Calvins Company of Pastors: Pastoral Care and the Emerging Reformed Church, 1536-1609

Paperback | February 15, 2015

byScott M. Manetsch

not yet rated|write a review
In Calvin's Company of Pastors, Scott Manetsch examines the pastoral theology and practical ministry activities of Geneva's reformed ministers from the time of Calvin's arrival in Geneva until the beginning of the seventeenth century. During these seven decades, more than 130 men were enrolledin Geneva's Venerable Company of Pastors (as it was called), including notable reformed leaders such as Pierre Viret, Theodore Beza, Simon Goulart, Lambert Daneau, and Jean Diodati. Aside from these better-known epigones, Geneva's pastors from this period remain hidden from view, cloaked in Calvin'slong shadow, even though they played a strategic role in preserving and reshaping Calvin's pastoral legacy.Making extensive use of archival materials, published sermons, catechisms, prayer books, personal correspondence, and theological writings, Manetsch offers an engaging and vivid portrait of pastoral life in sixteenth- and early seventeenth-century Geneva, exploring the manner in which Geneva'sministers conceived of their pastoral office and performed their daily responsibilities of preaching, public worship, moral discipline, catechesis, administering the sacraments, and pastoral care. Manetsch demonstrates that Calvin and his colleagues were much more than ivory tower theologians or"quasi-agents of the state," concerned primarily with dispensing theological information to their congregations or enforcing magisterial authority. Rather, they saw themselves as spiritual shepherds of Christ's Church, and this self-understanding shaped to a significant degree their daily work aspastors and preachers.

Pricing and Purchase Info

$38.50

Ships within 1-3 weeks
Ships free on orders over $25

From the Publisher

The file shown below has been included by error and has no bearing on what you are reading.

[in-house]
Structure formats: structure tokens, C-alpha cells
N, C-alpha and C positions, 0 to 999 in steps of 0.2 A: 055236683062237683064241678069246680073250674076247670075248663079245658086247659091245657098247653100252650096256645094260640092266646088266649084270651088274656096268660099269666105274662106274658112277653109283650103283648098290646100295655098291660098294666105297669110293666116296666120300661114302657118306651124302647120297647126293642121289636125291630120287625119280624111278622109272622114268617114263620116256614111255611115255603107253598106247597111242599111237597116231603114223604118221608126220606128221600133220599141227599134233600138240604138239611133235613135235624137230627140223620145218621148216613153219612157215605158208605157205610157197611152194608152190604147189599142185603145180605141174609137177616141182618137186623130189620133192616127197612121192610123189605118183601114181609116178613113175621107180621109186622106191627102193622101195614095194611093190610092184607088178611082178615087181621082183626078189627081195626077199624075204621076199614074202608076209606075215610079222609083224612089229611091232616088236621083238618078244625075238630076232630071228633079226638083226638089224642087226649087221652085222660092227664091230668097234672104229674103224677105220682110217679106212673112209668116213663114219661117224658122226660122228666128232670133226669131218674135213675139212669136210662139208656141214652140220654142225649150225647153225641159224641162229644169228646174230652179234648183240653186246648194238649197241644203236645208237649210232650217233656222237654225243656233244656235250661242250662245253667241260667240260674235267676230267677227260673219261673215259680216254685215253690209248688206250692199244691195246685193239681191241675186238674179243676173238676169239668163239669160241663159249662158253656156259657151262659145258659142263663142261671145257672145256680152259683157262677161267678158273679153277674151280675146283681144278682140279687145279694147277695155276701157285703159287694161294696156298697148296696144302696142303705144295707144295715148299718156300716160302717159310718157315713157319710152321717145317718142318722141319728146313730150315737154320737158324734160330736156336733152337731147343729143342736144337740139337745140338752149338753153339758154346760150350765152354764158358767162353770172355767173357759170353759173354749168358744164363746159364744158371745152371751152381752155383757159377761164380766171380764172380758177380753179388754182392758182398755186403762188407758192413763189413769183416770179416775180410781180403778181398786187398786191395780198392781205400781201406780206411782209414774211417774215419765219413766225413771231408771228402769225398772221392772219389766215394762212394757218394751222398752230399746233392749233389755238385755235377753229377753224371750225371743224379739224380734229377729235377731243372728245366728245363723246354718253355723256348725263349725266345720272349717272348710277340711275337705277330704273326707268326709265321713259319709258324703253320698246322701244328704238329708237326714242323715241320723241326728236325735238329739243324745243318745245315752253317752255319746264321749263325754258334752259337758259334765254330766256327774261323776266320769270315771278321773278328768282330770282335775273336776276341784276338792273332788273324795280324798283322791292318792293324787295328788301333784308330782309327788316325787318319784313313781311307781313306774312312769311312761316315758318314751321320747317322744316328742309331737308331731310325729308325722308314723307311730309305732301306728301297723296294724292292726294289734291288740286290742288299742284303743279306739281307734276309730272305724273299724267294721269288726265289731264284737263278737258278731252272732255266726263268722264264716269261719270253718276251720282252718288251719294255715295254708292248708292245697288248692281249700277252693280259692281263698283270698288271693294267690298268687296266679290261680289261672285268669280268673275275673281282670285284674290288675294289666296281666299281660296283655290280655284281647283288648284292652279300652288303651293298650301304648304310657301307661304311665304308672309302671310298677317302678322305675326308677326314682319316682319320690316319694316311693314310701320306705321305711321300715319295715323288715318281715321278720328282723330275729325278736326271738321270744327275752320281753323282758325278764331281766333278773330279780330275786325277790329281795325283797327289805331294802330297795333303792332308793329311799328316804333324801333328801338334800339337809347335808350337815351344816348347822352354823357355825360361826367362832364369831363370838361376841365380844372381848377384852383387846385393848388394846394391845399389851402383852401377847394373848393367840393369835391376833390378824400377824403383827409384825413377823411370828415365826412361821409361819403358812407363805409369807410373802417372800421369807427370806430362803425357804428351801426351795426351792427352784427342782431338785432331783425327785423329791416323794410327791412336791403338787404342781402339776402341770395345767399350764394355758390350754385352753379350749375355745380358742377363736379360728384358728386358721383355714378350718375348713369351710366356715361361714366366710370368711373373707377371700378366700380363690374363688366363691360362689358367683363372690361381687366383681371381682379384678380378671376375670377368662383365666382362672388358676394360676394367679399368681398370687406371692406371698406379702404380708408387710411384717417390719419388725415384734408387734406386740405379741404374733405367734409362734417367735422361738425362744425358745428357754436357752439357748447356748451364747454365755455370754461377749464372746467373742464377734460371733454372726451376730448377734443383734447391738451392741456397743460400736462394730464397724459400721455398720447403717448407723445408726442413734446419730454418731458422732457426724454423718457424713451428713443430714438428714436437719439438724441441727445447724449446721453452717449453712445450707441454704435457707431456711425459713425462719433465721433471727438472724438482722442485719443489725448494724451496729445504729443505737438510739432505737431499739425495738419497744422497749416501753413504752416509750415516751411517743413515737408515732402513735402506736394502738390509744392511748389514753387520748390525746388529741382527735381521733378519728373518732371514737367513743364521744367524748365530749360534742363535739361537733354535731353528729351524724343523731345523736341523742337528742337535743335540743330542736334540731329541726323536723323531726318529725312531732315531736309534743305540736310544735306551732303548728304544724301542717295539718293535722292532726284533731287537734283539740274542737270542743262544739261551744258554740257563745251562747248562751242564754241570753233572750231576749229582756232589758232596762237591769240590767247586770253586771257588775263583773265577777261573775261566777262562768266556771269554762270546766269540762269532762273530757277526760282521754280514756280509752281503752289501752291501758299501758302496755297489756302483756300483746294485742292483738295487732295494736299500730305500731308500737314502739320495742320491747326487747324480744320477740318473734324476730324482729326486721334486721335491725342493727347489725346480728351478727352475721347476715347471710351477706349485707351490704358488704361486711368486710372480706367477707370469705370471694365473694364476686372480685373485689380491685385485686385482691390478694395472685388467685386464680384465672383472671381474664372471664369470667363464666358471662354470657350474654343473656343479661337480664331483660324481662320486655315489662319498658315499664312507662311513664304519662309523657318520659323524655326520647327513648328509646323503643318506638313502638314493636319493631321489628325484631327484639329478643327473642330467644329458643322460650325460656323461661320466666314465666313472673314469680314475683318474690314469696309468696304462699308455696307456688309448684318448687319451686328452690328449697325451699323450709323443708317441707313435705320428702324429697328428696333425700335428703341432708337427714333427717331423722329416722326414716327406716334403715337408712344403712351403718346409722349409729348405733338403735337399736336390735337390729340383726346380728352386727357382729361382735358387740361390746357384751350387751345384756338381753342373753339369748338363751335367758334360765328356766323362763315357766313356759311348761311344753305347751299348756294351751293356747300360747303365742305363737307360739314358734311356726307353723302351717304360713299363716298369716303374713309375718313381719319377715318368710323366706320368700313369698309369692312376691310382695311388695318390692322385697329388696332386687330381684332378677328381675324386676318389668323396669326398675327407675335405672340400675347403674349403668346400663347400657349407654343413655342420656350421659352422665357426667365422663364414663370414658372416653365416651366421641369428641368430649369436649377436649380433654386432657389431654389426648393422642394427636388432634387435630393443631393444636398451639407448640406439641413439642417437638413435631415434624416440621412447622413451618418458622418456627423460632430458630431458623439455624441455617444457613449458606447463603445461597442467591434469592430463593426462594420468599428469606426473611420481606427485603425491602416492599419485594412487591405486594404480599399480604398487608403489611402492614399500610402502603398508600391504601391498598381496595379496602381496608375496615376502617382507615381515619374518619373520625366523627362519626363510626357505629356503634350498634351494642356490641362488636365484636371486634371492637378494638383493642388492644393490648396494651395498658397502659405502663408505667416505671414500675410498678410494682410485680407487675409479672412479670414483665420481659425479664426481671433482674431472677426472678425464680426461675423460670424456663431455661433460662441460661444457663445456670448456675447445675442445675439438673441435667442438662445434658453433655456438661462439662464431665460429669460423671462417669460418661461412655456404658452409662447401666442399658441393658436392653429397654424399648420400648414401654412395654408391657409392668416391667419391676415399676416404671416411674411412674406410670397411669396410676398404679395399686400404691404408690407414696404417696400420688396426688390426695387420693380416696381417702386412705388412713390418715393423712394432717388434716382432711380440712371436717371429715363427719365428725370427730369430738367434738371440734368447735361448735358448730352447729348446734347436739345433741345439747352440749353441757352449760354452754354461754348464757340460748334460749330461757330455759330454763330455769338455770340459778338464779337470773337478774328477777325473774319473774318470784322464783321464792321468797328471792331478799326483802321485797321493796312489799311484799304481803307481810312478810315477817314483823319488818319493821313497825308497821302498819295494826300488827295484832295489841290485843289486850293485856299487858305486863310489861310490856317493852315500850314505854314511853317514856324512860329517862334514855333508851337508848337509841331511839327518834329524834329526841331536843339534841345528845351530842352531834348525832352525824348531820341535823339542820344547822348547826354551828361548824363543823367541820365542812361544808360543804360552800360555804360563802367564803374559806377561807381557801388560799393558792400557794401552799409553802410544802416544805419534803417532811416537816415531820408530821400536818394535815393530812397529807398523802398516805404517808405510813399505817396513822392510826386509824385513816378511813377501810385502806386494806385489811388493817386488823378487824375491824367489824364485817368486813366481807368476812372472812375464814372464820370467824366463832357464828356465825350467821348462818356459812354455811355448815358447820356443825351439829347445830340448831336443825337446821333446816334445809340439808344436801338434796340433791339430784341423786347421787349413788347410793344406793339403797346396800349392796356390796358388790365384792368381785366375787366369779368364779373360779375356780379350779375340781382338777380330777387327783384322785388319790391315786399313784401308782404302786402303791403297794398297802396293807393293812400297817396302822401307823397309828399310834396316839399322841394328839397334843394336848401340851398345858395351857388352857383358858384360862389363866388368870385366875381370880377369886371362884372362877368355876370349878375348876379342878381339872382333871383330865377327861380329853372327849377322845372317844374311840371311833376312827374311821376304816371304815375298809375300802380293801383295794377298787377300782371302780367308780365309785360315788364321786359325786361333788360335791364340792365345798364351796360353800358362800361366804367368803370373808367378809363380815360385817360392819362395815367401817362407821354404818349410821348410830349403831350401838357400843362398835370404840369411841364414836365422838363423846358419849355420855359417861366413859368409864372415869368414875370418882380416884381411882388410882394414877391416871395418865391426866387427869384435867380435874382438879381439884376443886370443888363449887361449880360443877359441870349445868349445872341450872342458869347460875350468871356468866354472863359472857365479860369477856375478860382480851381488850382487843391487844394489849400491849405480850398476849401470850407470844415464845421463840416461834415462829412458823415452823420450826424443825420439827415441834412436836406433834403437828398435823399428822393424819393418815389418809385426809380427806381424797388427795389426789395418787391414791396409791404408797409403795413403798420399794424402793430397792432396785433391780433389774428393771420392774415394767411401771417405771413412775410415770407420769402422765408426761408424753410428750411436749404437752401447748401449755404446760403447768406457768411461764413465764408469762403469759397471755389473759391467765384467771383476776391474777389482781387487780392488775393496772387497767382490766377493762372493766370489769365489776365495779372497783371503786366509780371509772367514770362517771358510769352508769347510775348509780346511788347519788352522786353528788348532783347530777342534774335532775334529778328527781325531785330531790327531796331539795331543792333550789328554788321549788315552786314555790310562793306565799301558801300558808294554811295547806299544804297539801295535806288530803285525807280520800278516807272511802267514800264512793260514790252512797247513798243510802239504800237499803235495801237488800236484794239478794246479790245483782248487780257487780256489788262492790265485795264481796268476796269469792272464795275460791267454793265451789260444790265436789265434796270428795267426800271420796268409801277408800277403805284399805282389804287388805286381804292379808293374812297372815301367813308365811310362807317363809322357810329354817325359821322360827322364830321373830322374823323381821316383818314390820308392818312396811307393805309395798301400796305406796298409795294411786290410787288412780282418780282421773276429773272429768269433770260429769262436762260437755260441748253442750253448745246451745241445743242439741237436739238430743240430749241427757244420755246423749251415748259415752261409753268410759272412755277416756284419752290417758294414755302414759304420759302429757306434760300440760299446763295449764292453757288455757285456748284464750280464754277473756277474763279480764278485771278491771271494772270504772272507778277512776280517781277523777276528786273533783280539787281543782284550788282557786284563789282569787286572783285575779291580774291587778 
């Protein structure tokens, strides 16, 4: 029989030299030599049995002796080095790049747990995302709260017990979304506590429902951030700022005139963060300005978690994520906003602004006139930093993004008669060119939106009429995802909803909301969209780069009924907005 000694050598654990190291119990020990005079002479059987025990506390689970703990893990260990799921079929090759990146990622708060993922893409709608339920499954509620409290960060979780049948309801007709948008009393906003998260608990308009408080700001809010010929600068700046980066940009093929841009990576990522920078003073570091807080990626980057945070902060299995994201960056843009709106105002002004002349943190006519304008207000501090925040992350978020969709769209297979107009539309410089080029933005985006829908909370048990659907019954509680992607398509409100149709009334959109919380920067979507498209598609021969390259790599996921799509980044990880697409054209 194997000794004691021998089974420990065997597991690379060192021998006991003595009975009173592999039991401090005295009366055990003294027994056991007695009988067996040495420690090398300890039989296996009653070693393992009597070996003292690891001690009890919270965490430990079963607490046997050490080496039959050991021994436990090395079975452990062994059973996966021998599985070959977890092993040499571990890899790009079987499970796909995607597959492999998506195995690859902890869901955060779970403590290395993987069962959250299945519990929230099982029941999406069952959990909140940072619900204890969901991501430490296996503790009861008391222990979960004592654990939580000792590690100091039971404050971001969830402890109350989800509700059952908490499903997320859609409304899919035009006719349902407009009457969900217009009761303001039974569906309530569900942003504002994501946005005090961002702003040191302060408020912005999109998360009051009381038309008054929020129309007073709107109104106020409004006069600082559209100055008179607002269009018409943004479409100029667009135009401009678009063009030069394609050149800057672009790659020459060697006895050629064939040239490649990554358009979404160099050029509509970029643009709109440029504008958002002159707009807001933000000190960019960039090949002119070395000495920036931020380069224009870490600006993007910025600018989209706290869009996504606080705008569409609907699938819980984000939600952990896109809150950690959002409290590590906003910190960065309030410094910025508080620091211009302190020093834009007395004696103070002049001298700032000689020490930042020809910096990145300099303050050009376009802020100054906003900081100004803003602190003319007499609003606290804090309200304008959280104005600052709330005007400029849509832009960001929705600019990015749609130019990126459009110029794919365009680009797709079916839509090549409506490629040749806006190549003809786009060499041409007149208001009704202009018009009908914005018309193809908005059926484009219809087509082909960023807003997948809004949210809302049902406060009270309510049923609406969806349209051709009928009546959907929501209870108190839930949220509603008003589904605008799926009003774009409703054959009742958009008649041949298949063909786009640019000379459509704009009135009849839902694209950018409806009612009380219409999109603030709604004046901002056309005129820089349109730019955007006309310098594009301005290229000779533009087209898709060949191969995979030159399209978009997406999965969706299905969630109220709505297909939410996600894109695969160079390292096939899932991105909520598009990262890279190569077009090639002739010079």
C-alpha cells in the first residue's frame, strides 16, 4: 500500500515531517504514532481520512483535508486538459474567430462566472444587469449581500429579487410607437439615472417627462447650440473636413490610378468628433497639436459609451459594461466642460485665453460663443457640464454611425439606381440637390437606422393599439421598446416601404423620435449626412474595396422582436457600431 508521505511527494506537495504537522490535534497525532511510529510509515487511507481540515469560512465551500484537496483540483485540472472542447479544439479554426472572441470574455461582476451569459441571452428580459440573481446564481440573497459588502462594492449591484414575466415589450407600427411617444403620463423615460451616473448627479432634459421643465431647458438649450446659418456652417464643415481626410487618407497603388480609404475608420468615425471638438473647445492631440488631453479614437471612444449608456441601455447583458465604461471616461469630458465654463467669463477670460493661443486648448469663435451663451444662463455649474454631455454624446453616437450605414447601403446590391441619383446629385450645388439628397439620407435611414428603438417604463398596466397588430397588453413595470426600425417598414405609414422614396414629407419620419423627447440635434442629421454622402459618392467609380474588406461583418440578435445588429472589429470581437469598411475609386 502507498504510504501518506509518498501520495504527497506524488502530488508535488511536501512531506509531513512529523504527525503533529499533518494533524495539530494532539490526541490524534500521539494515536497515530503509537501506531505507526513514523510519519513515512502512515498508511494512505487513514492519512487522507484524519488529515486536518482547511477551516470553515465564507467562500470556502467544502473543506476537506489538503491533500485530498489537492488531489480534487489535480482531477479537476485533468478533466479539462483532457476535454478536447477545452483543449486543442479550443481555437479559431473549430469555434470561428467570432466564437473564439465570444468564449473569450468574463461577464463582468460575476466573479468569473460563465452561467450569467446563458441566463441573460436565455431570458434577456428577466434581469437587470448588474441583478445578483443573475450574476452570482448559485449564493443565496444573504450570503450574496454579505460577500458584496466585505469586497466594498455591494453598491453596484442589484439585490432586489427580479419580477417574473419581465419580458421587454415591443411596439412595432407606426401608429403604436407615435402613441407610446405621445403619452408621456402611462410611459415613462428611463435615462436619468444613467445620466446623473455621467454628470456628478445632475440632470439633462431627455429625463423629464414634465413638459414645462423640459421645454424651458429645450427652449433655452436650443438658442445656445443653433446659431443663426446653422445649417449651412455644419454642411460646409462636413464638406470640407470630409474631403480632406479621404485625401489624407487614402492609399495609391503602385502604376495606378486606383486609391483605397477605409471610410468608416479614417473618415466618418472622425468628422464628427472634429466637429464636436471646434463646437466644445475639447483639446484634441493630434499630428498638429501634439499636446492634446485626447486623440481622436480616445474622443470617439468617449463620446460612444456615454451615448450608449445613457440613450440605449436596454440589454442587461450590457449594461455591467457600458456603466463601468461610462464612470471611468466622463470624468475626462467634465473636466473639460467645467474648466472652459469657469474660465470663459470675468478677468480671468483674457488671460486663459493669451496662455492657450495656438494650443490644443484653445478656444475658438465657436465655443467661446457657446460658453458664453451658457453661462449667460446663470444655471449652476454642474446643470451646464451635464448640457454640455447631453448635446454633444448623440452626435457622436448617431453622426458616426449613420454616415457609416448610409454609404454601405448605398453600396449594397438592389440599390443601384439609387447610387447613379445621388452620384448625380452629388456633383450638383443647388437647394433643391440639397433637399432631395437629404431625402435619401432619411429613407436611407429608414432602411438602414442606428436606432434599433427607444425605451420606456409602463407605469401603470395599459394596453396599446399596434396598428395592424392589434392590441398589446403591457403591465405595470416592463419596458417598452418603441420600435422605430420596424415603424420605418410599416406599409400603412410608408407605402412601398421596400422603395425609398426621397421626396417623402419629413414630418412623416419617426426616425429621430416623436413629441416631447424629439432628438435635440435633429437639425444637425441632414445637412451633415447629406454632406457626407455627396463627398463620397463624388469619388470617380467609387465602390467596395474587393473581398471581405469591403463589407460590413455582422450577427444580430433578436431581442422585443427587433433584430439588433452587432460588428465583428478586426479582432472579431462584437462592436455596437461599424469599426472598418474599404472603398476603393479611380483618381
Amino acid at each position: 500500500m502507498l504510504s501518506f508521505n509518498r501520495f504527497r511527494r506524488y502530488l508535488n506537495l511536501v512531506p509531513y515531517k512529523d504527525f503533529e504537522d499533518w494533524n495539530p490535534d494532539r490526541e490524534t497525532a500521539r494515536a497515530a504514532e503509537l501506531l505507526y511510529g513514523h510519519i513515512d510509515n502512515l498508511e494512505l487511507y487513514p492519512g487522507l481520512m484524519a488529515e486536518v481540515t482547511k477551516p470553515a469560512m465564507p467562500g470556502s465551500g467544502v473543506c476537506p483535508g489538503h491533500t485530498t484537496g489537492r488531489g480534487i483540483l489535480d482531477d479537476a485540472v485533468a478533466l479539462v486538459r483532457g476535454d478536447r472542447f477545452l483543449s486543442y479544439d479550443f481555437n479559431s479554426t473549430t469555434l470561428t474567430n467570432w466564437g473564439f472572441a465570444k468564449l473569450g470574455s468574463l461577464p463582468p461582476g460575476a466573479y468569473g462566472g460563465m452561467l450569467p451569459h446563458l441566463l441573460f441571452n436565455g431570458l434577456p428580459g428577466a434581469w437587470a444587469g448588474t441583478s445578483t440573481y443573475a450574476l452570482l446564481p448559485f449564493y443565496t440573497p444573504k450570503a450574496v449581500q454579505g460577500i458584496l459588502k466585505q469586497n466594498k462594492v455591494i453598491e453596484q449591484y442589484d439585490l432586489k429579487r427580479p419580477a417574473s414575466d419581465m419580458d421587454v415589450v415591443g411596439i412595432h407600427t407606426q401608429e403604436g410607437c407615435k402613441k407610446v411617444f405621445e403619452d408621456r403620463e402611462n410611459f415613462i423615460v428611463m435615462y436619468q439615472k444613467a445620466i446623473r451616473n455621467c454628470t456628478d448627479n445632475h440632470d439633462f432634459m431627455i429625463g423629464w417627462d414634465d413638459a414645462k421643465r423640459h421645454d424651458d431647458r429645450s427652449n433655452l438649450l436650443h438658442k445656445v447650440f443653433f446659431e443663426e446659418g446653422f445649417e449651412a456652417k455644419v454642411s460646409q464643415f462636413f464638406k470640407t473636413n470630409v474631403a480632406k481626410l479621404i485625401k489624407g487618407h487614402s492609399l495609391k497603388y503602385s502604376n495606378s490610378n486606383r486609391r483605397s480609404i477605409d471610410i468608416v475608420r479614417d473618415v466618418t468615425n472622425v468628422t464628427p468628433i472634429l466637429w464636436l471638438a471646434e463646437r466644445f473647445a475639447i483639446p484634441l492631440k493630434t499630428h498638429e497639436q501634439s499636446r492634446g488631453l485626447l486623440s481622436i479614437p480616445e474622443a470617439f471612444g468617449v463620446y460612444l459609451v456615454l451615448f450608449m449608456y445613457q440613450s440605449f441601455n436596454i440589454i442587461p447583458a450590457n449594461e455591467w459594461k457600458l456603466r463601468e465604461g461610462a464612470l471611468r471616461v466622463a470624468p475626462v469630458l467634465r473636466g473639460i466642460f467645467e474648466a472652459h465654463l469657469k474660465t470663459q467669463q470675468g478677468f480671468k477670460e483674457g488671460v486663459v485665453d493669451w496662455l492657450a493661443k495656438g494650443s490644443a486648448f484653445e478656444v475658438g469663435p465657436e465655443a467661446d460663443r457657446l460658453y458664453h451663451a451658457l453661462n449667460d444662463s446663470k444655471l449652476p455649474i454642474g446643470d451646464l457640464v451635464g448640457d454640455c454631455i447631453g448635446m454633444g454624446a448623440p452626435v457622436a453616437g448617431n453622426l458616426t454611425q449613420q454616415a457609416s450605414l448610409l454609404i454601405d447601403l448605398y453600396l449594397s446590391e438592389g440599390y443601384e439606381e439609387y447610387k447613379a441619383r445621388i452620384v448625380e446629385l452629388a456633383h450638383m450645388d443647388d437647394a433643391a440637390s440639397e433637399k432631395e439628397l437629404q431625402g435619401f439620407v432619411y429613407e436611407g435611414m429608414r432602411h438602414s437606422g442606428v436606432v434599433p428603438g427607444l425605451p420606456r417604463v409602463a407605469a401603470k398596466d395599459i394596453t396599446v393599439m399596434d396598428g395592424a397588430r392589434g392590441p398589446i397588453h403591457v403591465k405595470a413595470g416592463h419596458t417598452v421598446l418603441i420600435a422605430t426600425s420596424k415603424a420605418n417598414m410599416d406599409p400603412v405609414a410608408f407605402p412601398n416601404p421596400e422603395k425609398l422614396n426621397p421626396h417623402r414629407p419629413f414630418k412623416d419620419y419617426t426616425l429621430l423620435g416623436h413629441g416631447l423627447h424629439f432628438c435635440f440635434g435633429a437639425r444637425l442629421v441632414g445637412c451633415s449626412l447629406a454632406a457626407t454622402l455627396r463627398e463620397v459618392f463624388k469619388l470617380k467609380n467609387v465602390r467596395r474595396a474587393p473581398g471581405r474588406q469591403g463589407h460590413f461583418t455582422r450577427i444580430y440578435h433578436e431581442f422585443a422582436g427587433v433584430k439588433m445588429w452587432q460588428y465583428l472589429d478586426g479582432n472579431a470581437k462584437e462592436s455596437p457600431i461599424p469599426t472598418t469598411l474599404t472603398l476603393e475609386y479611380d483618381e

In Calvin's Company of Pastors, Scott Manetsch examines the pastoral theology and practical ministry activities of Geneva's reformed ministers from the time of Calvin's arrival in Geneva until the beginning of the seventeenth century. During these seven decades, more than 130 men were enrolledin Geneva's Venerable Company of Pastors (a...

Scott M. Manetsch is Professor of Church History and the History of Christian Thought at Trinity Evangelical Divinity School.

other books by Scott M. Manetsch

1 CORINTHIANS: New Testament Volume 9A
1 CORINTHIANS: New Testament Volume 9A

Paper over Board|Apr 1 2017

$59.62 online$66.99list price(save 11%)
The Great Commission: Evangelicals And The History Of World Missions
The Great Commission: Evangelicals And The History Of W...

Paperback|Dec 18 2008

$19.97 online$19.99list price
Format:PaperbackDimensions:448 pages, 9.21 × 6.1 × 1.1 inPublished:February 15, 2015Publisher:Oxford University PressLanguage:English

The following ISBNs are associated with this title:

ISBN - 10:0190224479

ISBN - 13:9780190224479

Look for similar items by category:

Customer Reviews of Calvins Company of Pastors: Pastoral Care and the Emerging Reformed Church, 1536-1609

Reviews

Extra Content

Table of Contents

AcknowledgmentsAbbreviationsIntroduction1. Geneva and Her Reformation2. The Company of Pastors3. Vocation and Ordination4. The Pastor's Household5. Pastoral Rhythms6. The Ministry of the Word7. The Ministry of Moral Oversight8. Pastors and their Books9. The Ministry of Pastoral CareEpilogueNotesAppendixBibliographyIndex

Editorial Reviews

"Scott Manetsch joins an innovative group in broadening our perspective on the Swiss Reformation, looking beyond Calvin to see how the Reformer's spiritual heirs and followers sustained and modified his legacy in Geneva and surrounding villages. All who are interested in Calvin and Reformedstudies will want to absorb the riveting information gathered here concerning the Genevan ministers' class background, education, economic status, marital choices, weekly work assignments, living conditions, hardships, disciplinary fervor, and vulnerability." --Susan Karant-Nunn, Regents' Professor of History and Director of the Division for Late Medieval and Reformation Studies, University of Arizona